Universal Life Church

Child Listening to Parents FightingDomestic violence affects men and women. Men can be abusers or victims, as can women. However, the reality is that many more men are abusers than get abused. Women are more commonly the victims. Although many programs address domestic violence once it occurs, prevention might be the better way. More organizations are realizing that to end the violence, you have to stop abuse before it occurs.

This month, the Commission on United Methodist Men announced a partnership with AMEND Together, an initiative of the YWCA in Nashville, Tennessee. These two organizations are beginning an education project to end violence against women and girls by educating men in the church about domestic violence and creating a culture that promotes nonviolence. These men learn how to respond to violence against women and prevent it when possible.

The program teaches men how to develop healthy relationships and engage in discussions about healthy manhood. It also helps them to develop skills which help them avoid violence themselves. Men are encouraged to be better role models in the community and stand up and not accept behavior that demeans women. The curriculum was created by the two groups, working in tandem with the beliefs from both groups. It’s biblically based and focused on the best practices for stopping violence. 

Men Stopping Violence

“One of the most basic things we can do is let the men in our lives know it’s not okay to mistreat a woman.” —Tim McGraw, singer

Another organization that has been promoting safety and justice for women and children for 30 years is Men Stopping Violence, a nonprofit based in Georgia. This program works with controlling and abusive men, many of whom have not ever hit a woman, to give them tools to live peacefully and in meaningful relationships. More states could take note of a program of this magnitude.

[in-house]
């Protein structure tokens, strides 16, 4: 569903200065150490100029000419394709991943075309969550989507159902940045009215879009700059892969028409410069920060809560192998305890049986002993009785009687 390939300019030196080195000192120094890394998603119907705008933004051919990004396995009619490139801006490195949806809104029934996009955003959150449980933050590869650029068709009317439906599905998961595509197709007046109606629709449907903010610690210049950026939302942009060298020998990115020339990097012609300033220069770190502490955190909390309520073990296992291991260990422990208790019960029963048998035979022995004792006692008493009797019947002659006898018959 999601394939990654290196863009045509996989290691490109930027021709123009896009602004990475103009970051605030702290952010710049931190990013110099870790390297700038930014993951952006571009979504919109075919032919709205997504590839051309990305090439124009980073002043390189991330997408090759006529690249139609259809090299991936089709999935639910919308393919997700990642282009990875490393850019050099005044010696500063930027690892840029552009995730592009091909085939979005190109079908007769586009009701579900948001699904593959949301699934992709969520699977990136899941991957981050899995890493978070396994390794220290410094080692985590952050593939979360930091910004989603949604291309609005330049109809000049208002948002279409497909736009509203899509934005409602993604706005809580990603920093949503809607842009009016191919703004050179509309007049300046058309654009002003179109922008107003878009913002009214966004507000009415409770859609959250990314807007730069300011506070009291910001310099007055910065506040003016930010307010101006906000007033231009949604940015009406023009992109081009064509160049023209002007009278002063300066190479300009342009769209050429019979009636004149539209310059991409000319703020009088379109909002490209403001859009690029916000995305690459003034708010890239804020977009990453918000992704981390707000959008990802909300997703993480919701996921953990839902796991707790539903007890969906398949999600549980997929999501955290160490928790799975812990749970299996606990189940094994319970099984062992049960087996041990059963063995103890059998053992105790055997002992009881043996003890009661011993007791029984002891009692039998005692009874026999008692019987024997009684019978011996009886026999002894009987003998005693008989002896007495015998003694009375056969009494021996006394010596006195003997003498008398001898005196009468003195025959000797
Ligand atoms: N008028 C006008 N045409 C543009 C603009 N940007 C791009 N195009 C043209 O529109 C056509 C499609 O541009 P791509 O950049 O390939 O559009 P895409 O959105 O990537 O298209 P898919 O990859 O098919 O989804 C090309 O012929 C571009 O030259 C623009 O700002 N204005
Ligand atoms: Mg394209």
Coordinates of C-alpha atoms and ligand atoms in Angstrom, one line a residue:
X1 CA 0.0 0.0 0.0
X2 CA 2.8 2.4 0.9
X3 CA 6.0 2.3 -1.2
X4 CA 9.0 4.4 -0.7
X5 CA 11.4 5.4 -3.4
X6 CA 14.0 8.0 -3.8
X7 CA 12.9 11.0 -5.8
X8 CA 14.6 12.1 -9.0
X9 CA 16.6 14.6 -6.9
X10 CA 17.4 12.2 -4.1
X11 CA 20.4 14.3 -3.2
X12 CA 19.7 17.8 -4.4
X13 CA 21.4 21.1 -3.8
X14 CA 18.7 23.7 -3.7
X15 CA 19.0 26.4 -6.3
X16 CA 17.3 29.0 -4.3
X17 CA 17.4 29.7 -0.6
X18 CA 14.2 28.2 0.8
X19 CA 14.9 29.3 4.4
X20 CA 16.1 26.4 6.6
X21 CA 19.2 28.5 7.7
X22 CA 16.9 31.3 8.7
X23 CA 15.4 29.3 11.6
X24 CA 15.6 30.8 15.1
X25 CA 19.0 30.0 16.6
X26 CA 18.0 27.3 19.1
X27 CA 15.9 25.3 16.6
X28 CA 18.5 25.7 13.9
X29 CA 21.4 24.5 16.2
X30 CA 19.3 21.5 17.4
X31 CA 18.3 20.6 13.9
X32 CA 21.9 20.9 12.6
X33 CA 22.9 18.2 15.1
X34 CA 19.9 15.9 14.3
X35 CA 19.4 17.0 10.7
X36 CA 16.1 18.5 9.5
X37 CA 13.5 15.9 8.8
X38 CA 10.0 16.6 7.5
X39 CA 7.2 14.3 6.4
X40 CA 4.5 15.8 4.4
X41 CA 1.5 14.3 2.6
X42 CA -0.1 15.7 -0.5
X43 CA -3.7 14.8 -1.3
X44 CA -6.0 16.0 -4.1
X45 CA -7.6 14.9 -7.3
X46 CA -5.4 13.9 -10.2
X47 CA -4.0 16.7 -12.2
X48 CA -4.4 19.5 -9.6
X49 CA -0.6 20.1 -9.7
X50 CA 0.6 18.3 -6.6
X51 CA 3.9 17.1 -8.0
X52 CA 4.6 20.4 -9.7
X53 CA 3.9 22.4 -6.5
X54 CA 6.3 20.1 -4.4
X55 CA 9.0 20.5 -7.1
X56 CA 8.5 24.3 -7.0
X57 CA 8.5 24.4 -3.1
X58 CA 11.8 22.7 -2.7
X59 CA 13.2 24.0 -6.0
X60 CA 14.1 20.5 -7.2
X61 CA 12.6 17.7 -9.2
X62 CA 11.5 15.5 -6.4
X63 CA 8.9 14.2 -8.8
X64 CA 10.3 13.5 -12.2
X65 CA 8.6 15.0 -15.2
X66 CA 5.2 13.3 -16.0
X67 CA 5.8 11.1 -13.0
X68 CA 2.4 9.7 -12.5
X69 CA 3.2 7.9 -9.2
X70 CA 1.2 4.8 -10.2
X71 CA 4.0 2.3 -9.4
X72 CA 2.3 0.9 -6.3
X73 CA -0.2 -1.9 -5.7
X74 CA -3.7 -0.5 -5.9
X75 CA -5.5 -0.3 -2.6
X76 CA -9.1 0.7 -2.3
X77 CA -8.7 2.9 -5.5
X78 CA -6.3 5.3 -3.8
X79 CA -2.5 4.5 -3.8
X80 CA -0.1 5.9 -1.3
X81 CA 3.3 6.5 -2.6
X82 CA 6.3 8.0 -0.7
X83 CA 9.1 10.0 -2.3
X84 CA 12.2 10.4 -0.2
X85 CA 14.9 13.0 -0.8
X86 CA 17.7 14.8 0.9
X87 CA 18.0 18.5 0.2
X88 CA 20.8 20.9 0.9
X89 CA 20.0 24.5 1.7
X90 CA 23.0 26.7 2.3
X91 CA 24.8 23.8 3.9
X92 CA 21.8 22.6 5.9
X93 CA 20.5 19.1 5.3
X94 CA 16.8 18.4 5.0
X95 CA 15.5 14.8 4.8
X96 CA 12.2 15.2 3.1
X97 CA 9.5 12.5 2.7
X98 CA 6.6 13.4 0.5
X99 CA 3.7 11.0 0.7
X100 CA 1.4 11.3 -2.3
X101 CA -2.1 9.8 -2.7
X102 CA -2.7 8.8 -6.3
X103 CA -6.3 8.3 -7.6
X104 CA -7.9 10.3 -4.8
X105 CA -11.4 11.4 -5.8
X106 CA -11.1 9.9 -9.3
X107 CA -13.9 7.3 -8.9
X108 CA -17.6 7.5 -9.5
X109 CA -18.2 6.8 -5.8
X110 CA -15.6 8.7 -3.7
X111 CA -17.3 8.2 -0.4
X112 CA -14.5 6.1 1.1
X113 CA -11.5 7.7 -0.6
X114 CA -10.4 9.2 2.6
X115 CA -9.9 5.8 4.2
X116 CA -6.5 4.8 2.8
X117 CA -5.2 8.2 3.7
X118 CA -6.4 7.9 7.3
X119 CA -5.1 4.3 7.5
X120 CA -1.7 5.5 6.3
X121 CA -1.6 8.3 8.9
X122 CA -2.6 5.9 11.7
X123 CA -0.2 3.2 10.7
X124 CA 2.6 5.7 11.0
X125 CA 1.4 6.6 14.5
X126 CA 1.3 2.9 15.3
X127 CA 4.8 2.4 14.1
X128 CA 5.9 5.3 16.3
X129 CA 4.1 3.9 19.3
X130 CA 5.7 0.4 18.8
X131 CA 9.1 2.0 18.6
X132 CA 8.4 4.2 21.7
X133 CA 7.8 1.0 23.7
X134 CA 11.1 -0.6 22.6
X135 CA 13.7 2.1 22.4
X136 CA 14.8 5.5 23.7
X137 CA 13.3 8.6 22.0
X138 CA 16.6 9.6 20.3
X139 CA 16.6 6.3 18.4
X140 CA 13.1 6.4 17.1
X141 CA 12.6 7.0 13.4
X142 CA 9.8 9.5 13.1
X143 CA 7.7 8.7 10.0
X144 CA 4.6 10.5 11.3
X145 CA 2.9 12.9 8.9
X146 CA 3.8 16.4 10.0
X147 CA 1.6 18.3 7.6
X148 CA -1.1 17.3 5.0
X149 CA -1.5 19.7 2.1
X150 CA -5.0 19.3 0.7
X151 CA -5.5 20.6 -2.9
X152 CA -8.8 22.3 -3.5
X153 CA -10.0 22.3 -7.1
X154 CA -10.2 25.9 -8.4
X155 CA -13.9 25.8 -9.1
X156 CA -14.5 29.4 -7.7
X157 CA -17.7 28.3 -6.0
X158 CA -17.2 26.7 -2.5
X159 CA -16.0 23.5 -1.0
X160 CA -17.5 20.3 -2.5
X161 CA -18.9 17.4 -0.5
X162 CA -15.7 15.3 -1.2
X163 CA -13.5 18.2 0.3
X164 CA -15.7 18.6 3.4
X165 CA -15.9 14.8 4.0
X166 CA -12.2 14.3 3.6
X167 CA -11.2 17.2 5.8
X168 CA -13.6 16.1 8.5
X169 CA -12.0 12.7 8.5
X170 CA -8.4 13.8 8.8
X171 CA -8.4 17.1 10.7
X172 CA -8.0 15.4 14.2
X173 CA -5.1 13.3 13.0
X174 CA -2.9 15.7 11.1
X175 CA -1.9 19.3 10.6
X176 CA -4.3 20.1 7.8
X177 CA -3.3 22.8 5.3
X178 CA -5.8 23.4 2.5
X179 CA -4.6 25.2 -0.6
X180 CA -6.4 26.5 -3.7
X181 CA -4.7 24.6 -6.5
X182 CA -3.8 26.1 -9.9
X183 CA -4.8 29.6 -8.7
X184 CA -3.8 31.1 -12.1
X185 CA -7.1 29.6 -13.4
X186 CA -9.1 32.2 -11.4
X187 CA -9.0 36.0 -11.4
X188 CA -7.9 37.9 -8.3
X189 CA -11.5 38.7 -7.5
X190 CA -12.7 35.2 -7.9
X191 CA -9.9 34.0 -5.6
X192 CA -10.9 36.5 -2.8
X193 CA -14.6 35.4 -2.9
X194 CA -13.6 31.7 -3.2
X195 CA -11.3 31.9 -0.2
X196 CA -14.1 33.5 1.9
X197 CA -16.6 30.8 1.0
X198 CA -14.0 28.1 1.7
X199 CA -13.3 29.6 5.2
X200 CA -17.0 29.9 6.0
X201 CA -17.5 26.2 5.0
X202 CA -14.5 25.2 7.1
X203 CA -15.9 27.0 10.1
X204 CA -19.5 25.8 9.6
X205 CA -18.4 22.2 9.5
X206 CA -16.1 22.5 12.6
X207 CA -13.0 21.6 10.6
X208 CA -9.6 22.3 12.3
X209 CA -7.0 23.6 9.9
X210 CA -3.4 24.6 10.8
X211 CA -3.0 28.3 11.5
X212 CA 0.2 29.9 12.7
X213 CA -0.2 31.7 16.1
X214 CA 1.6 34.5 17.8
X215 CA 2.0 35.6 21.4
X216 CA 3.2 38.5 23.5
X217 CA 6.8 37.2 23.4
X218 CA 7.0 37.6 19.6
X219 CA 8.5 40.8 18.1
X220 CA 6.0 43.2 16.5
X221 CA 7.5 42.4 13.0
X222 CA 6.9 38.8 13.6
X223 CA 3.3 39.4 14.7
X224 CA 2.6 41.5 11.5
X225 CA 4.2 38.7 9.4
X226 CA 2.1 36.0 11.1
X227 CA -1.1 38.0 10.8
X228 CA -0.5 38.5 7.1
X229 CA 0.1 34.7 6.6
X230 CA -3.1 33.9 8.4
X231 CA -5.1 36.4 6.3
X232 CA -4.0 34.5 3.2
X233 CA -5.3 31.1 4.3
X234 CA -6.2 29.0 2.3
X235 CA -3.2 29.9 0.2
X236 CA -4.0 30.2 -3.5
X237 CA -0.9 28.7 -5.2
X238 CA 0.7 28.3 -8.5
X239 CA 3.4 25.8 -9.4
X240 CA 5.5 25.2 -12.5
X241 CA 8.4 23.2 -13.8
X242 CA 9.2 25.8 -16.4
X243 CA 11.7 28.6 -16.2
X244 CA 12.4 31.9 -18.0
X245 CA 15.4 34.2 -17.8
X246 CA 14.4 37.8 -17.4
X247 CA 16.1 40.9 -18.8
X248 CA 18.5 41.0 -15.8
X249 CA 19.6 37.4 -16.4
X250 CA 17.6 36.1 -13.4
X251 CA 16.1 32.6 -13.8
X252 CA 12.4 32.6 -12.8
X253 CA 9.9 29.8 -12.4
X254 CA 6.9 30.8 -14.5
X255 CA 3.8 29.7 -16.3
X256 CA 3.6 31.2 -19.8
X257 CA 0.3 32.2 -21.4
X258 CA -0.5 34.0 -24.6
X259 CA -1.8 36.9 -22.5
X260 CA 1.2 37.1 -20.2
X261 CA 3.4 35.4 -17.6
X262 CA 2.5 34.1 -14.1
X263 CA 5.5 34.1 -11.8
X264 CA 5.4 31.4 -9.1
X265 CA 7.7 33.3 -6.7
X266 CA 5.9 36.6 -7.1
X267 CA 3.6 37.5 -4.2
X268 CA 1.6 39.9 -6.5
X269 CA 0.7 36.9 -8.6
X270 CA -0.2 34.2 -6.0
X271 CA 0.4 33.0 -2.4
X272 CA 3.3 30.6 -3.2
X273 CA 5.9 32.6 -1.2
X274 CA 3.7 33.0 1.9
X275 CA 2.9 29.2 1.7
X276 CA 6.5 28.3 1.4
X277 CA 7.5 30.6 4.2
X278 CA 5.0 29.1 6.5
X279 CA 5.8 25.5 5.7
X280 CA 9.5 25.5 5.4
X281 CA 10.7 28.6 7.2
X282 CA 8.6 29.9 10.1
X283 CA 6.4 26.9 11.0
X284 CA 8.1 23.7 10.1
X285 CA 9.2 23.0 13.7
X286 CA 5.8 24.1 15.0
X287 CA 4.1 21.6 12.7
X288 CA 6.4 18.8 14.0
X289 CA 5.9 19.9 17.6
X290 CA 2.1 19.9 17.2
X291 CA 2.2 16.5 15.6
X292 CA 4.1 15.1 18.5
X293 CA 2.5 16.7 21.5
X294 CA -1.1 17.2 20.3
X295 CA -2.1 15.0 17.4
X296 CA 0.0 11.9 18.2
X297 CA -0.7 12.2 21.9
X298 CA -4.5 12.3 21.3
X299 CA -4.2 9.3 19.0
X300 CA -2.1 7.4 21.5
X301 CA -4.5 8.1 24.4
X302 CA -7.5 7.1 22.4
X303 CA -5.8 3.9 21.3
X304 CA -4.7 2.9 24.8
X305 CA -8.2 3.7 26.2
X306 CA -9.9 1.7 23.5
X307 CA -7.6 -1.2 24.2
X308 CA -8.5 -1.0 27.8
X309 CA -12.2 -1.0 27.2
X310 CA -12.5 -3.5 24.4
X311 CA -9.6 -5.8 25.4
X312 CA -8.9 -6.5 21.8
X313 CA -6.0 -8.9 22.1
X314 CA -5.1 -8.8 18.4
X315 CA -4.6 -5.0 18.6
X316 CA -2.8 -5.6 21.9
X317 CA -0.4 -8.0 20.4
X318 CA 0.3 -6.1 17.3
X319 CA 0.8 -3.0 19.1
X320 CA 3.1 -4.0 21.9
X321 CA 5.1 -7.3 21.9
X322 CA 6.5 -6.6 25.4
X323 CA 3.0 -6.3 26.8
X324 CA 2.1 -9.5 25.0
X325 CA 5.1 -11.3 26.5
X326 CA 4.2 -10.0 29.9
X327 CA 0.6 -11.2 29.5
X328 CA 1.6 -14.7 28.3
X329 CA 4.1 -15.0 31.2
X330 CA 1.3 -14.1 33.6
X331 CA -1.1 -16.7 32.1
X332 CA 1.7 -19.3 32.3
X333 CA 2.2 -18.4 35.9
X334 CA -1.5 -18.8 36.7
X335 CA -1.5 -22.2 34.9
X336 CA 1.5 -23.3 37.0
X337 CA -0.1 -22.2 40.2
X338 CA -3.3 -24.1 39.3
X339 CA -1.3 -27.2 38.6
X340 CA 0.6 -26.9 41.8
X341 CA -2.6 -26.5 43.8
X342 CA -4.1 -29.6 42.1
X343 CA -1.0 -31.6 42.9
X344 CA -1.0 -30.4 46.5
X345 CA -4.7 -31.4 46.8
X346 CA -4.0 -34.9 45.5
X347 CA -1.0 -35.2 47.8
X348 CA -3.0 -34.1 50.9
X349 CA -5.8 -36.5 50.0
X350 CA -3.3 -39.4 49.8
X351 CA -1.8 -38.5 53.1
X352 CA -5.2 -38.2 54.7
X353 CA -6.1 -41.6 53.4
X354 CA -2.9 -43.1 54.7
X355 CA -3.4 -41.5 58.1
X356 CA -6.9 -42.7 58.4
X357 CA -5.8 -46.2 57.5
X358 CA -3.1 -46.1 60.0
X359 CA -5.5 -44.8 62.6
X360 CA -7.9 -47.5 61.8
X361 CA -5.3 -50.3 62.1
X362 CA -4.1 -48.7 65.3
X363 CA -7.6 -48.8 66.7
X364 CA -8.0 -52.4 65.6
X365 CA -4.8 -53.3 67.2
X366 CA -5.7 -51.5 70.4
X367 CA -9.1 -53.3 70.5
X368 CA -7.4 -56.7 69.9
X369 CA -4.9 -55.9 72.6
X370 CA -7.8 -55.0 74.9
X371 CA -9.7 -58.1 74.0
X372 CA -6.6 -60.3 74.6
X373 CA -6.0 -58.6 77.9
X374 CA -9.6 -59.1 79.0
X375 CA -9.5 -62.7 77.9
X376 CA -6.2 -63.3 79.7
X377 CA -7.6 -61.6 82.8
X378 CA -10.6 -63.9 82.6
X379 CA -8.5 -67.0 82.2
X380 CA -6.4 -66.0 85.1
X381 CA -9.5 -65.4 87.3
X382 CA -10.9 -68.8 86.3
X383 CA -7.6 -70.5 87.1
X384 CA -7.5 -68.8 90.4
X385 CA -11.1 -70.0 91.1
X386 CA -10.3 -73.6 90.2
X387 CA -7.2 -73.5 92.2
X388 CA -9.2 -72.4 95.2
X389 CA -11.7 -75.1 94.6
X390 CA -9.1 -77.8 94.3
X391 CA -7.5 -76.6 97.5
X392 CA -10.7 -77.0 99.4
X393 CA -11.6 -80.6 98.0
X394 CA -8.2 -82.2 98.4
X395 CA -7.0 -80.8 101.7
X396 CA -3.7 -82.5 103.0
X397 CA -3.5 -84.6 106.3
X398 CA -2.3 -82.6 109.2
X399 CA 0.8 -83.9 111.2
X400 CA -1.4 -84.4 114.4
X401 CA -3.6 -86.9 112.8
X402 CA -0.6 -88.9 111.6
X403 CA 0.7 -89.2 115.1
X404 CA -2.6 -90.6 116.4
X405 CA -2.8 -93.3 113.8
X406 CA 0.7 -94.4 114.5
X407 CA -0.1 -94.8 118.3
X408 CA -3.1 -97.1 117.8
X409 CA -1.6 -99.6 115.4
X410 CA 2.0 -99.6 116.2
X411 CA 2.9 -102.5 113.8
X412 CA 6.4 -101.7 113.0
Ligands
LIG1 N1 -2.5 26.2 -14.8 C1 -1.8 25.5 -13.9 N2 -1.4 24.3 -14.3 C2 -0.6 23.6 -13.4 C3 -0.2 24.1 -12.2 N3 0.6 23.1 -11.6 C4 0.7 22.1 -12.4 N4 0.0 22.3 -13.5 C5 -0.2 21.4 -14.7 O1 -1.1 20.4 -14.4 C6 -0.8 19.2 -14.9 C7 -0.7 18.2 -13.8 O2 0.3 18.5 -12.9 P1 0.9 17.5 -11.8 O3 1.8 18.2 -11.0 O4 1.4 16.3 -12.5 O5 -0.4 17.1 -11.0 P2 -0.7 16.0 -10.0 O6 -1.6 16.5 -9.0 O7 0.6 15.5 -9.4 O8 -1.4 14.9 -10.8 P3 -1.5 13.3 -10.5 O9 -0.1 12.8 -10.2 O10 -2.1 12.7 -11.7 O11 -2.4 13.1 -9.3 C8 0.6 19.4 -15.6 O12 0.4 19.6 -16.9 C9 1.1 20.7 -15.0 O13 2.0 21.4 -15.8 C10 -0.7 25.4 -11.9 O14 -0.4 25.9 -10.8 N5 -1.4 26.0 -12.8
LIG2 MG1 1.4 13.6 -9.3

Giving Children Tools to Stop Intimate Partner Violence

According to DoSomething.org, violent behavior can begin in dating as young as sixth grade. It’s estimated that almost 75 percent of 13 and 14 year-olds are dating. One in three young people are in an unhealthy or abusive relationship. Most won’t ever tell. Some are unaware that abuse is wrong. Others simply don’t want to expose themselves. In eight states, the law doesn’t recognize abuse between dating partners as domestic violence. It can be very difficult to get a restraining order and seek help from the law.

Fortunately, schools and other organizations have seen the need to help youth develop healthy relations and deal with dating violence and bullying. The Family Violence Prevention Fund has a program called “Lessons from Literature,” which is a free resource for teachers to help incorporate prevention into existing school curricula. Futures Without Violence & the National Child Traumatic Stress Network have a program for parents to make children feel safe and valued. This makes children able to stand up to abuse and talk about it when it happens to them. The Child Welfare Information Gateway lists many programs that are designed to prevent domestic violence and help children deal with the affects once it has occurred.

“The people who could do most to improve the situation of so many women and children are in fact, men. It’s in our hands to stop violence towards women.” —Patrick Stewart, actor

Male abusers need to be held accountable for their actions by their peers. It’s time for men to take a stand and demand that violence against women and children end. When good men remain silent and do nothing, evil triumphs. Domestic violence is not a woman’s issue. It is a human issue. We can end violence, but we cannot stand back and do nothing.

Category: Aid, Human Rights, Social Justice

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